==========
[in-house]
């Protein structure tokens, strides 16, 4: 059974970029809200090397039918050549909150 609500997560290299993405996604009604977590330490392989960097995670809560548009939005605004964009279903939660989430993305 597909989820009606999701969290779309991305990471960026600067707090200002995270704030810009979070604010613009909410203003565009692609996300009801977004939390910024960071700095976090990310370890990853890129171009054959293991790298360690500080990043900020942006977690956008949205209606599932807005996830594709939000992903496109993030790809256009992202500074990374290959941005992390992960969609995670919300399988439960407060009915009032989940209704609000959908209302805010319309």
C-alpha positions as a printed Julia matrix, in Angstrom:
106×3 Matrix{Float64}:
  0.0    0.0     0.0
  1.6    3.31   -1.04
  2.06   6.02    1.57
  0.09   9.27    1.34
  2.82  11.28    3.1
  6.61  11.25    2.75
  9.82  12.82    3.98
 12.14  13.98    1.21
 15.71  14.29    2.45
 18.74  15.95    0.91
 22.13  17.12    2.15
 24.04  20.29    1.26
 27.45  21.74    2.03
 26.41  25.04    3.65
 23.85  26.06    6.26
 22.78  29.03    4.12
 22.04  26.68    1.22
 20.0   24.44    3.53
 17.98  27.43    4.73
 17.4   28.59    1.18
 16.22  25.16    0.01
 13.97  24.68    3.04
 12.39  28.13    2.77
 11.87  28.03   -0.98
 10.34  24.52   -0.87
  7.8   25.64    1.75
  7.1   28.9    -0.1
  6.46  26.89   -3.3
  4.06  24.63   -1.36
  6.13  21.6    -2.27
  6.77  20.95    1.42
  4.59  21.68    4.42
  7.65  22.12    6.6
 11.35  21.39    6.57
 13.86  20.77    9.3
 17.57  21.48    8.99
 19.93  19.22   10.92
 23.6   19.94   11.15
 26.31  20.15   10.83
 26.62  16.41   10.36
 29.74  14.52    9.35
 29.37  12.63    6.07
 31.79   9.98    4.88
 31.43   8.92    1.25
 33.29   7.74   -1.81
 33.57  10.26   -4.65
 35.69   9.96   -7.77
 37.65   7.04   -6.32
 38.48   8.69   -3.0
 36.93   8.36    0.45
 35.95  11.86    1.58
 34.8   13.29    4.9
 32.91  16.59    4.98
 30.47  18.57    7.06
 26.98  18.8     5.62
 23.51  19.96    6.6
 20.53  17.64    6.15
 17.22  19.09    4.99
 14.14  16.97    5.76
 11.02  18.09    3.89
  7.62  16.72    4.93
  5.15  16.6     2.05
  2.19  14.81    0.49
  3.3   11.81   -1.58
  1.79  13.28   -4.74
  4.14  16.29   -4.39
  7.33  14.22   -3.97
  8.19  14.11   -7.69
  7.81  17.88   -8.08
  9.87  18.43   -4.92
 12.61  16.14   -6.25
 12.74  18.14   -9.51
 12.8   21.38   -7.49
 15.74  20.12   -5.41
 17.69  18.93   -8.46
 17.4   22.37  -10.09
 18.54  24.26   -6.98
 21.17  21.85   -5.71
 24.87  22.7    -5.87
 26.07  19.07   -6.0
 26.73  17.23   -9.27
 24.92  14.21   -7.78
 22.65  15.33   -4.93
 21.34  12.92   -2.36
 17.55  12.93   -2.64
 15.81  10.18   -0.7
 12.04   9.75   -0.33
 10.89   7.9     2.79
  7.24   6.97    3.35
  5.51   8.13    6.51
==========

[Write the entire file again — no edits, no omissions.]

[in-house]
């Protein structure tokens, strides 16, 4: 059974970029809200090397039918050549909150 609500997560290299993405996604009604977590330490392989960097995670809560548009939005605004964009279903939660989430993305 597909989820009606999701969290779309991305990471960026600067707090200002995270704030810009979070604010613009909410203003565009692609996300009801977004939390910024960071700095976090990310370890990853890129171009054959293991790298360690500080990043900020942006977690956008949205209606599932807005996830594709939000992903496109993030790809256009992202500074990374290959941005992390992960969609995670919300399988439960407060009915009032989940209704609000959908209302805010319309």
C-alpha positions as a printed Julia matrix, in Angstrom:
106×3 Matrix{Float64}:
  0.0    0.0     0.0
  1.6    3.31   -1.04
  2.06   6.02    1.57
  0.09   9.27    1.34
  2.82  11.28    3.1
  6.61  11.25    2.75
  9.82  12.82    3.98
 12.14  13.98    1.21
 15.71  14.29    2.45
 18.74  15.95    0.91
 22.13  17.12    2.15
 24.04  20.29    1.26
 27.45  21.74    2.03
 26.41  25.04    3.65
 23.85  26.06    6.26
 22.78  29.03    4.12
 22.04  26.68    1.22
 20.0   24.44    3.53
 17.98  27.43    4.73
 17.4   28.59    1.18
 16.22  25.16    0.01
 13.97  24.68    3.04
 12.39  28.13    2.77
 11.87  28.03   -0.98
 10.34  24.52   -0.87
  7.8   25.64    1.75
  7.1   28.9    -0.1
  6.46  26.89   -3.3
  4.06  24.63   -1.36
  6.13  21.6    -2.27
  6.77  20.95    1.42
  4.59  21.68    4.42
  7.65  22.12    6.6
 11.35  21.39    6.57
 13.86  20.77    9.3
 17.57  21.48    8.99
 19.93  19.22   10.92
 23.6   19.94   11.15
 26.31  20.15   10.83
 26.62  16.41   10.36
 29.74  14.52    9.35
 29.37  12.63    6.07
 31.79   9.98    4.88
 31.43   8.92    1.25
 33.29   7.74   -1.81
 33.57  10.26   -4.65
 35.69   9.96   -7.77
 37.65   7.04   -6.32
 38.48   8.69   -3.0
 36.93   8.36    0.45
 35.95  11.86    1.58
 34.8   13.29    4.9
 32.91  16.59    4.98
 30.47  18.57    7.06
 26.98  18.8     5.62
 23.51  19.96    6.6
 20.53  17.64    6.15
 17.22  19.09    4.99
 14.14  16.97    5.76
 11.02  18.09    3.89
  7.62  16.72    4.93
  5.15  16.6     2.05
  2.19  14.81    0.49
  3.3   11.81   -1.58
  1.79  13.28   -4.74
  4.14  16.29   -4.39
  7.33  14.22   -3.97
  8.19  14.11   -7.69
  7.81  17.88   -8.08
  9.87  18.43   -4.92
 12.61  16.14   -6.25
 12.74  18.14   -9.51
 12.8   21.38   -7.49
 15.74  20.12   -5.41
 17.69  18.93   -8.46
 17.4   22.37  -10.09
 18.54  24.26   -6.98
 21.17  21.85   -5.71
 24.87  22.7    -5.87
 26.07  19.07   -6.0
 26.73  17.23   -9.27
 24.92  14.21   -7.78
 22.65  15.33   -4.93
 21.34  12.92   -2.36
 17.55  12.93   -2.64
 15.81  10.18   -0.7
 12.04   9.75   -0.33
 10.89   7.9     2.79
  7.24   6.97    3.35
  5.51   8.13    6.51